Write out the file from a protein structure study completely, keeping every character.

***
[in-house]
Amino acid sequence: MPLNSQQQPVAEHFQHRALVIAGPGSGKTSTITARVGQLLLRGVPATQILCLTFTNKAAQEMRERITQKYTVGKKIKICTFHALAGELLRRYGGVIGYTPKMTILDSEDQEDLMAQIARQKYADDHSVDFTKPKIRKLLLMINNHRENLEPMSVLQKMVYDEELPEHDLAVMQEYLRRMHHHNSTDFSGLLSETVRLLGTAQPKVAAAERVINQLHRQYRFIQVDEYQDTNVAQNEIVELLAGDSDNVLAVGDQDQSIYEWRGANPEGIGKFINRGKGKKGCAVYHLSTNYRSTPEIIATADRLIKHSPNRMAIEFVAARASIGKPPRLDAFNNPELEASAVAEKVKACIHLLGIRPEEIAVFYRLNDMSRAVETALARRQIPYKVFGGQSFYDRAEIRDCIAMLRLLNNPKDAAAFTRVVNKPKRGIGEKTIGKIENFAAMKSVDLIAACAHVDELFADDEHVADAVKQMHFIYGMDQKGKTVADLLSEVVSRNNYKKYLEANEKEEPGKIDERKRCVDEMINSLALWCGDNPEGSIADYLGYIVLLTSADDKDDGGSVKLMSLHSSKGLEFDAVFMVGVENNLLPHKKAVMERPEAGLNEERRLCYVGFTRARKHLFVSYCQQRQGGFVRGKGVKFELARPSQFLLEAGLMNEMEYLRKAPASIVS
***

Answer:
[in-house]
Amino acid sequence: MPLNSQQQPVAEHFQHRALVIAGPGSGKTSTITARVGQLLLRGVPATQILCLTFTNKAAQEMRERITQKYTVGKKIKICTFHALAGELLRRYGGVIGYTPKMTILDSEDQEDLMAQIARQKYADDHSVDFTKPKIRKLLLMINNHRENLEPMSVLQKMVYDEELPEHDLAVMQEYLRRMHHHNSTDFSGLLSETVRLLGTAQPKVAAAERVINQLHRQYRFIQVDEYQDTNVAQNEIVELLAGDSDNVLAVGDQDQSIYEWRGANPEGIGKFINRGKGKKGCAVYHLSTNYRSTPEIIATADRLIKHSPNRMAIEFVAARASIGKPPRLDAFNNPELEASAVAEKVKACIHLLGIRPEEIAVFYRLNDMSRAVETALARRQIPYKVFGGQSFYDRAEIRDCIAMLRLLNNPKDAAAFTRVVNKPKRGIGEKTIGKIENFAAMKSVDLIAACAHVDELFADDEHVADAVKQMHFIYGMDQKGKTVADLLSEVVSRNNYKKYLEANEKEEPGKIDERKRCVDEMINSLALWCGDNPEGSIADYLGYIVLLTSADDKDDGGSVKLMSLHSSKGLEFDAVFMVGVENNLLPHKKAVMERPEAGLNEERRLCYVGFTRARKHLFVSYCQQRQGGFVRGKGVKFELARPSQFLLEAGLMNEMEYLRKAPASIVS